Flint water crisis four years later
Laxana Paskaran, Michelle Guo, and Lola Waheed
FLINT, Mich – The heart of downtown Flint, a mere four-hour drive from Toronto, looks like a ghost town with only a few residents walking down the streets during peak business hours.
At the University of Michigan-Flint campus, the halls are quiet and walkways largely empty, a far cry from Humber College’s busy campus.
The city of Flint has suffered from economic depression since the 1978 GM downsizing from 80,000 to 8,000 workers.
Flint has roughly 100,000 inhabitants with just under 42 per cent of the population living in poverty.
Michigan became a blue state after the midterm election and Democratic Governor-elect Gretchen Whitmer is scheduled to take over from Republican Rick Synder in January.
Whitmer already has some issues to tackle, including the ongoing water crisis in Flint.
“Now more than ever, we need people on both sides of the aisle to work together in Lansing so we can focus on what really matters. And that’s getting things done to improve people’s lives right now. That’s how we clean up drinking water.” said Whitmer, during her victory speech on Tuesday.
The water crisis began in 2014 when the city switched its water source from the Detroit River to the Flint River as a temporary measure to control their water source and cut rising water rates.
The switch led to contamination of the water supply and pipes, exposing residents to high levels of lead poisoning and severe health risks, including Legionnaires disease that killed 12 people.
The city is using federal money and state money for the pipe replacement. Even with the progress, many residents are dealing with their yards destroyed because of the city’s repairs.
Adrian Montgomery, a UM-Flint student said his pipes were destroyed by the city, “They just dug up my yard and just threw dirt back on it. So now there’s just dirt. They did fix the pipes and they busted one so we had to leave our house.”
“I feel like it has gone on for so long, and it keeps on getting swept under the rug, and people tend to forget that it’s actually happening, that it’s still happening,” said Janae Smith, an actuary mathematics and communications student who also lives in the area.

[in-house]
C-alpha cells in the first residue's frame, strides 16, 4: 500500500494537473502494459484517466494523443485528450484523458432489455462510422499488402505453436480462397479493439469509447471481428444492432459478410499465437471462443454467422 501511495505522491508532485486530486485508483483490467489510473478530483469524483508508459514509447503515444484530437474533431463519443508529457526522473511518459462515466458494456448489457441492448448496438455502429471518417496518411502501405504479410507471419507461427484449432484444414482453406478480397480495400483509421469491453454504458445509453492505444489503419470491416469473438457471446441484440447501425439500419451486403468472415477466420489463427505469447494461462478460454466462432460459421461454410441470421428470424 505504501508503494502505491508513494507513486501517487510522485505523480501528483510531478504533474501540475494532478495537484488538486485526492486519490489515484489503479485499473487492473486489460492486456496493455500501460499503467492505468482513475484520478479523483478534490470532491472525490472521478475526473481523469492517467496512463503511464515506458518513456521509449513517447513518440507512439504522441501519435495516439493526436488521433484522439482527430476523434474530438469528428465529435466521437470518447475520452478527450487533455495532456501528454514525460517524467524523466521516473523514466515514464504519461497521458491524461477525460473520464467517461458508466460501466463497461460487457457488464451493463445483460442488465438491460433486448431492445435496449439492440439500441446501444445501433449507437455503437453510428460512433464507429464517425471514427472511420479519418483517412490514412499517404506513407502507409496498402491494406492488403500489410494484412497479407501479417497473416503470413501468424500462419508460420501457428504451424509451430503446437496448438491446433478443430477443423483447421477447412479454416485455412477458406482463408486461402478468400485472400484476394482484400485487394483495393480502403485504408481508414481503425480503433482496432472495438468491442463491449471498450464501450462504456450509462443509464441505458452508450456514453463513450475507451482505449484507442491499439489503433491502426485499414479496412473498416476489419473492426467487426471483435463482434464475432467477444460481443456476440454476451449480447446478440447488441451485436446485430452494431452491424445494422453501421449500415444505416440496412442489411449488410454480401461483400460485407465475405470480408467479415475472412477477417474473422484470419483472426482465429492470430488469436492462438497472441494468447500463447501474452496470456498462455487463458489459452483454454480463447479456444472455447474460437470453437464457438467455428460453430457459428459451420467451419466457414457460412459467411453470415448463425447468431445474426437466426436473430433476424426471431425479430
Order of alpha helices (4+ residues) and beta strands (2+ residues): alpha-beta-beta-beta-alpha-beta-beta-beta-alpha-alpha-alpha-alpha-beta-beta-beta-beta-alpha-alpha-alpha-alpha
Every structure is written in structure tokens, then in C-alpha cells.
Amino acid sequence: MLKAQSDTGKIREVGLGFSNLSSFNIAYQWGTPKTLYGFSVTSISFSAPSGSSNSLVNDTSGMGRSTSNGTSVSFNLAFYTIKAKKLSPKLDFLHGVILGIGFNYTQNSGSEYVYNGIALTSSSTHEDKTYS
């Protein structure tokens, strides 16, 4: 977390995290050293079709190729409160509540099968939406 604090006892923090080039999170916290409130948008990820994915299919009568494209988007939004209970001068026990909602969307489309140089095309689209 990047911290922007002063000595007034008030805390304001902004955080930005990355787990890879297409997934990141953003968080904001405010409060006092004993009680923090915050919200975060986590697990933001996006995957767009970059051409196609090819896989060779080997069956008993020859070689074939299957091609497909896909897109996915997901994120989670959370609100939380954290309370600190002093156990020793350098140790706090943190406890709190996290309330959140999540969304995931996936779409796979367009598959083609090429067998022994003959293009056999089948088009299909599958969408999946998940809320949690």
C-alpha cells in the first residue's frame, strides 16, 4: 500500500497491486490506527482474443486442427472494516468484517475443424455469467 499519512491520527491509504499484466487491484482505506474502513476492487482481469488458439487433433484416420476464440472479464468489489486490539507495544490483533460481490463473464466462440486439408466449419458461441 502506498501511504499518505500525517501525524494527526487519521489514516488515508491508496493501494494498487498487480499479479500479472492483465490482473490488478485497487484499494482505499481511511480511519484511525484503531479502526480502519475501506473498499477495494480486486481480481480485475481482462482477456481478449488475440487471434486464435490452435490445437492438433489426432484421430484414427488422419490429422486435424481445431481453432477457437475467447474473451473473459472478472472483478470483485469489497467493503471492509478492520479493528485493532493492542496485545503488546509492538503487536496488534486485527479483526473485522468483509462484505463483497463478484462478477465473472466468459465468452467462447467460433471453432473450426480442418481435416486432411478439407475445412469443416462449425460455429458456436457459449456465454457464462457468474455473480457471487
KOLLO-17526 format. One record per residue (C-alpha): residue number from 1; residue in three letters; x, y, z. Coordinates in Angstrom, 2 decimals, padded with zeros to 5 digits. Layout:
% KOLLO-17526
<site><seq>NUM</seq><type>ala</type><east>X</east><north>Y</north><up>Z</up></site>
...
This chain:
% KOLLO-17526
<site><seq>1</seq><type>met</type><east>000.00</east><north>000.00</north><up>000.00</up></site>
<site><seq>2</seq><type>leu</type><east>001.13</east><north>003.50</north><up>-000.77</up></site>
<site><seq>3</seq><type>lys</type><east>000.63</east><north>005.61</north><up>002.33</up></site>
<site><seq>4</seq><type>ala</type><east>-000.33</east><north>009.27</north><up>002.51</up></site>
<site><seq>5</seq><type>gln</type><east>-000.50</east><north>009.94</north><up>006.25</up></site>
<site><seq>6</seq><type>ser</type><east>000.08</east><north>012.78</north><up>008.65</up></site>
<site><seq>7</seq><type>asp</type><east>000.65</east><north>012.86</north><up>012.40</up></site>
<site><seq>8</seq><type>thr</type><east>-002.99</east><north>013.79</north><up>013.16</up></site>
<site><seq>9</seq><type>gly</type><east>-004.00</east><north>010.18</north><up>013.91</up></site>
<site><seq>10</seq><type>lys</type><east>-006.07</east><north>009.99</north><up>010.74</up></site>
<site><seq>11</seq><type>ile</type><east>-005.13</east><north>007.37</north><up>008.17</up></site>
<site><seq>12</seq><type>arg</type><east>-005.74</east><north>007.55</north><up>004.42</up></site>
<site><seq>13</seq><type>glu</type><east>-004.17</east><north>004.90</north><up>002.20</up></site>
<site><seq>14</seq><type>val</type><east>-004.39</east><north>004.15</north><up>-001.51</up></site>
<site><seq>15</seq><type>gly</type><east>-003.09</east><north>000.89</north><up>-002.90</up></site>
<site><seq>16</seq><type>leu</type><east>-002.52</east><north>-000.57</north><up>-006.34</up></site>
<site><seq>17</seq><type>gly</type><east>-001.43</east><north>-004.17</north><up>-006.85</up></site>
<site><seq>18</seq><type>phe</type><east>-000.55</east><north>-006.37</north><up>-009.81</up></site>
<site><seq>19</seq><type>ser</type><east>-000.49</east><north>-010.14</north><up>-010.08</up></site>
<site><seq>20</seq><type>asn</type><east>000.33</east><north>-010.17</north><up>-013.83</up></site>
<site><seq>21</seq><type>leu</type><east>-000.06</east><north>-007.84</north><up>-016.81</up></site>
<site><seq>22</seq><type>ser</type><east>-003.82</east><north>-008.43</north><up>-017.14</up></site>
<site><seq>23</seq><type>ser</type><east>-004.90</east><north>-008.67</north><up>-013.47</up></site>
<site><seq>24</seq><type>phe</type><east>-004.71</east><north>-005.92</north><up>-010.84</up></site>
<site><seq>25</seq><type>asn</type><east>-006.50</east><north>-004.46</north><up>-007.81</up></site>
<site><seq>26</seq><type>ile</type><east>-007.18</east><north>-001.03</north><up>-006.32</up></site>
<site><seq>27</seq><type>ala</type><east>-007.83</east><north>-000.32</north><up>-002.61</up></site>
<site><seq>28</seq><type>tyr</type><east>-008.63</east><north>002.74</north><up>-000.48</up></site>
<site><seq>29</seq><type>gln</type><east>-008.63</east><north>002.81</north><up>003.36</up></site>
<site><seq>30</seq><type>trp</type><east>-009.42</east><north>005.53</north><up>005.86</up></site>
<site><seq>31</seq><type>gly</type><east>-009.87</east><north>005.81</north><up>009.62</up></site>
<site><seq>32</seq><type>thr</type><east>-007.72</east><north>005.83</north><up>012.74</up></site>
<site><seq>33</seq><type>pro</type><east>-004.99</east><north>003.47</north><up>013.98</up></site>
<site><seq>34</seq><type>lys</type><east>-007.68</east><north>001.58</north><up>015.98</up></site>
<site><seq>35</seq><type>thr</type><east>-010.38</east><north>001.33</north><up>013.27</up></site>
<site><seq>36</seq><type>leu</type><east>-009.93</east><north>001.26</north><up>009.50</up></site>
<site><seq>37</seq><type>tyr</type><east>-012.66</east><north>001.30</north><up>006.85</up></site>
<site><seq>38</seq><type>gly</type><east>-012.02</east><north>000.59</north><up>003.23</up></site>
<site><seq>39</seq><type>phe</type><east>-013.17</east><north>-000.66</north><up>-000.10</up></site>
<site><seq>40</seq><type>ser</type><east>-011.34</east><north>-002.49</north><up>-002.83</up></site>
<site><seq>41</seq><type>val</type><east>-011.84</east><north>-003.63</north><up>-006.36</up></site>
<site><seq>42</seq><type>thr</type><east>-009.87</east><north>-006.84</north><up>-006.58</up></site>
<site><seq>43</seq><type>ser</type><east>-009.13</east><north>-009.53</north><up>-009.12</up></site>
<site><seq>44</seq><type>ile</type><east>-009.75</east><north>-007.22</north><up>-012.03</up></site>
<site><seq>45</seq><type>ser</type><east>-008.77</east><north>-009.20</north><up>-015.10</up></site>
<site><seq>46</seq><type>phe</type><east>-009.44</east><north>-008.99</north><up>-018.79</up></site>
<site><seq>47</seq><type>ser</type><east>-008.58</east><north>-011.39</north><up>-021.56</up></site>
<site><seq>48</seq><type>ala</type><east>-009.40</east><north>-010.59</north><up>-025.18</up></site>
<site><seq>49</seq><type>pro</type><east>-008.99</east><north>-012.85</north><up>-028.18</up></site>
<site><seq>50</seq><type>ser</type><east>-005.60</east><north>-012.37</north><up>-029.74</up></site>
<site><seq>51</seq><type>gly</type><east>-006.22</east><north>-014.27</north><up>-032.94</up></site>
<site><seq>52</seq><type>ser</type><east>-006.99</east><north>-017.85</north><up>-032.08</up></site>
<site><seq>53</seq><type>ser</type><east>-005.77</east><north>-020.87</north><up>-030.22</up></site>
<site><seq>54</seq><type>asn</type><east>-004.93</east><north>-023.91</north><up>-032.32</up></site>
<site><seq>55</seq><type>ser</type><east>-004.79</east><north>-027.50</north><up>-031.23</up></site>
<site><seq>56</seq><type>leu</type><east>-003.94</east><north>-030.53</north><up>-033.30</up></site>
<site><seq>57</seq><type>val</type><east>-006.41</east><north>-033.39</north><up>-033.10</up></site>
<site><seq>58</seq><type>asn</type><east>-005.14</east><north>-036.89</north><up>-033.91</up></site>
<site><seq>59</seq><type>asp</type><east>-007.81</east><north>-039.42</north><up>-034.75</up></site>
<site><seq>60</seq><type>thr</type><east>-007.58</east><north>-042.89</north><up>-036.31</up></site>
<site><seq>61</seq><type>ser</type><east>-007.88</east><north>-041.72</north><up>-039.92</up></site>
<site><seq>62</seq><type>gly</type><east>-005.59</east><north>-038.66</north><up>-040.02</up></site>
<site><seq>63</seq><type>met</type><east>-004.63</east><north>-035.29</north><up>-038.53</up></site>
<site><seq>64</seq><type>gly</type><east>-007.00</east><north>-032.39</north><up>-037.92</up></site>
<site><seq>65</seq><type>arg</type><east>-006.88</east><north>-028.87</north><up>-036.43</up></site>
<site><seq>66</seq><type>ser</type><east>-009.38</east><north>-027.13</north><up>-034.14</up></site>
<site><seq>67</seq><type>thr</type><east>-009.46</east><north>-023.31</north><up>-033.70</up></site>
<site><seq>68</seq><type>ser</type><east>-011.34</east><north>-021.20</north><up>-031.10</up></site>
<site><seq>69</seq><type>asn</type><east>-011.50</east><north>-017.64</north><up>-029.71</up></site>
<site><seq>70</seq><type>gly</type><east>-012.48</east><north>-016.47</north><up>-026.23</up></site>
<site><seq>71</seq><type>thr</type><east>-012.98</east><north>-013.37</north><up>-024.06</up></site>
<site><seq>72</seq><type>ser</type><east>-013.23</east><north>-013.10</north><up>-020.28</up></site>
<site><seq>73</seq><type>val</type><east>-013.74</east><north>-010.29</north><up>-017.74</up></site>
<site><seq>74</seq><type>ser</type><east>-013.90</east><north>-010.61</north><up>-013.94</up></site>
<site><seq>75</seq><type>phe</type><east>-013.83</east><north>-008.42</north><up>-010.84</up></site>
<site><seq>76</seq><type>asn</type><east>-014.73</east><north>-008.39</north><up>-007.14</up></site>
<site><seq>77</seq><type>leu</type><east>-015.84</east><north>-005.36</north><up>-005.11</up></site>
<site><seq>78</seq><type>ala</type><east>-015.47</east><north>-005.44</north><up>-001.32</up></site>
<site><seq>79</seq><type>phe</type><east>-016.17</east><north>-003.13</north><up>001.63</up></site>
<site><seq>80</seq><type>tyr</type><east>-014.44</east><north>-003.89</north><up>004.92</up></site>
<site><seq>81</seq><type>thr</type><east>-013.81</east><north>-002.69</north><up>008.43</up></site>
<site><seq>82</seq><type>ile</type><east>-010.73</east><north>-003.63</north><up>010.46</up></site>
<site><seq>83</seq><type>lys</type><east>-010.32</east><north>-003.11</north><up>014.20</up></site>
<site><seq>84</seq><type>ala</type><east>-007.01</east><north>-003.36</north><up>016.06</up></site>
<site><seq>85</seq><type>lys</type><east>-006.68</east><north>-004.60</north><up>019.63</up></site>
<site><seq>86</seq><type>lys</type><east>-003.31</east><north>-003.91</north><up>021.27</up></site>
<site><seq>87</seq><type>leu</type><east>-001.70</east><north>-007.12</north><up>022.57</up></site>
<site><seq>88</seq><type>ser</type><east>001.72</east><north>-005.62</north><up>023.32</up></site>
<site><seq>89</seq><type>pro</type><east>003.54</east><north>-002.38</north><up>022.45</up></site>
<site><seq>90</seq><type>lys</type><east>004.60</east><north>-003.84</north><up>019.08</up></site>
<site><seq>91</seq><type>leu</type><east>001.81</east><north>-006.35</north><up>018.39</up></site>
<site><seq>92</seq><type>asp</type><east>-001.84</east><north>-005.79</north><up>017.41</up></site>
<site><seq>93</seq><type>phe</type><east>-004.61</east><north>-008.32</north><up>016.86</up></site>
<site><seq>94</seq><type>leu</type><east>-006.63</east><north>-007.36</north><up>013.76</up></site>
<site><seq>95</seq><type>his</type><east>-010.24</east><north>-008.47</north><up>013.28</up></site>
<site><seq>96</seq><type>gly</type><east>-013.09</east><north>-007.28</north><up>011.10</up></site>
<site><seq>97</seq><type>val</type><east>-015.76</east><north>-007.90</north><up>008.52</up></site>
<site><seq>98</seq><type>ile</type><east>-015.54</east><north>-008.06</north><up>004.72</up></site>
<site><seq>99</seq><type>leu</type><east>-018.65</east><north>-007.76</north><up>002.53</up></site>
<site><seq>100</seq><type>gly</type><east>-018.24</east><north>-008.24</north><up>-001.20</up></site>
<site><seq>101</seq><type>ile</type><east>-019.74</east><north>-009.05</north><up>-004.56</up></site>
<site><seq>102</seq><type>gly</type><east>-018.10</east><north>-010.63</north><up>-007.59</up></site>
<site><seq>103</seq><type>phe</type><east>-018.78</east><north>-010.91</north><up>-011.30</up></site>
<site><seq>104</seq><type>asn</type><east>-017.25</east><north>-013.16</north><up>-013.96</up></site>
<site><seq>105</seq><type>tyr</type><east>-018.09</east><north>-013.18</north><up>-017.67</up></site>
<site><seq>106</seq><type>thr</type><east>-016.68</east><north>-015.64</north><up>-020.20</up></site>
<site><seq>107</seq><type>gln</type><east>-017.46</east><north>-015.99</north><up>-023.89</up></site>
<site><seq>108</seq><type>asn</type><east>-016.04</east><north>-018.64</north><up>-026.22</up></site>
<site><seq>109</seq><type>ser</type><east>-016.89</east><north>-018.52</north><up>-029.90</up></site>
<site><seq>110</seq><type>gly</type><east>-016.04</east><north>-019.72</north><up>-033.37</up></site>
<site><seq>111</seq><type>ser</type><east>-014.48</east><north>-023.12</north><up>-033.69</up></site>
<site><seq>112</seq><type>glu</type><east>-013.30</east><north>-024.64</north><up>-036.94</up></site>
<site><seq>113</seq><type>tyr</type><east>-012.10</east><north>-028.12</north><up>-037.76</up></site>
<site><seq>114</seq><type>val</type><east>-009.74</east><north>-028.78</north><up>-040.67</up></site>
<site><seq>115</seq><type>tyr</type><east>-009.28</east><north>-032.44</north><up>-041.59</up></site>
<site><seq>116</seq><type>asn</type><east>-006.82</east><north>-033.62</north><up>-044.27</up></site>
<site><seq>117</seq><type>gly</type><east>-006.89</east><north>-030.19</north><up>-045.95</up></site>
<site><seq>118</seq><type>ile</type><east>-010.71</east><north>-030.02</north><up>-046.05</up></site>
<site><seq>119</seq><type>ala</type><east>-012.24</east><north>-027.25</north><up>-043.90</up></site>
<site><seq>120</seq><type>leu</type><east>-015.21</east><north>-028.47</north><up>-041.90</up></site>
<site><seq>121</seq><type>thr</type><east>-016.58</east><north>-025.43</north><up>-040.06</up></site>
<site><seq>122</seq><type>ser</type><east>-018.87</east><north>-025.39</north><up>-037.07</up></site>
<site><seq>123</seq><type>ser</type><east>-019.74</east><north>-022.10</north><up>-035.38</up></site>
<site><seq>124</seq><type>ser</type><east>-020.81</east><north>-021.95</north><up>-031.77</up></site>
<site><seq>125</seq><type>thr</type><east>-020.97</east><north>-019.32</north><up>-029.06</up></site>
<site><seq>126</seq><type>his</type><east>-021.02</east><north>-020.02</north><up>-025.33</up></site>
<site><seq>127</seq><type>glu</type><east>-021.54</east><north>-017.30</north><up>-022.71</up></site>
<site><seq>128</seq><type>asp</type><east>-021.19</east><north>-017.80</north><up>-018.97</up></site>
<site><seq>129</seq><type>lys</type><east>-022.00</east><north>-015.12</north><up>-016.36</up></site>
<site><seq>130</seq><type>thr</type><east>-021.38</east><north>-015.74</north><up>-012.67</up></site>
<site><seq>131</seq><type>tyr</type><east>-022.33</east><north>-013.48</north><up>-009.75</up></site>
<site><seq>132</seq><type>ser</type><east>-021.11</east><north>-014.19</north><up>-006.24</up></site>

Her friend, Whitney Boose, a communications and theatre major said, “We still can’t use the water, there’s still families that the waters been tampered with. And they have to replace their pipes, and replacing pipes are not a cheap thing to do.”
Eucharia Ganda, the school’s student government president, is an international student from Italy who was born in Nigeria.
“The U.S. is always thinking about saving other countries while it is here that needs to be saved; the country has its own problems,” Ganda said about the crisis.
“It’s sad… it’s shameful, the issue has been going on for 4 years and there is still no clean water, hopefully, the new governor will fix it…but it will take a lot of money to change the pipes and take some years,” Ganda added.
Along with the water crisis, the midterms brought many issues to light for first-time voters, especially younger citizens.
“This is my first election and I have time to grow,” Montgomery said.
He admits that not voting weakens his community and an educated vote is important so this generation shouldn’t take the right for granted.
Some of the highly contested issues included the three passed proposals on the ballot:
Proposal 1 legalized the recreational use of marijuana, Proposal 2 was a policy to stop gerrymandering called “Voters not Politicians”, and Proposal 3 was “Promote the
Vote” to enhance voters access and regulate voter suppression.
“To the legislature, Democrats and Republicans alike, I’m ready to work with everyone who actually wants to solve problems in this state,” Whitmer said following her victory.
Whitmer also supports the organization One Fair Wage, which is similar to Canada’s Fight for $15 and Fairness movement.
“She backs one fair wage, and one fair wage is looking for $12 an hour minimum wage in increments,” said Laura MacIntyre, an activist and sociologist at UM-Flint.
“Tipped workers make less than $4 an hour, and Michigan is higher than other states…so the one fair wage advocates for $12 an hour for all workers, including tipped workers, in keeping their tips as well,” she said.
While people are ready to see change, they are also skeptical of what Whitmer can accomplish.
There are also concerns about Whitmer from some Michigan residents because she took donations from Blue Cross Blue Shield lobbyists for her campaign.
She has now selected Dan Loepp, the CEO Blue Cross Blue Shield of Michigan, to be part of her transition team.
A petition started by the Detroit Democratic Socialists of America to remove Loepp from that team currently has 1,208 signatures.
“She’s uninspiring, everyone is really happy that she won. I can’t jump on the bandwagon. I’m not really excited. She’s definitely better than Snyder. She’s definitely better than Schuette,” said MacIntyre.
Similar sentiments were said by some students at UM-Flint about Whitmer.
In light of the crisis, many residents blame the incumbent Governor Snyder and his administration for their lack of action to treat the water properly prior to the switching to the Flint River and harming the people of Flint.
“He should be in jail, maybe under the jail, but that’s something else,” said MacIntyre.
Snyder’s two-term limit was up this year, therefore couldn’t run for re-election.
“I feel like he should be prosecuted with the rest of the people,” Boose said.
“It shouldn’t have happened. And I feel like that was a lapse in common sense,” Smith echoed.
“I think Whitmer’s going to need to be pushed; I think she’s going to need to be held accountable,” MacIntyre said.
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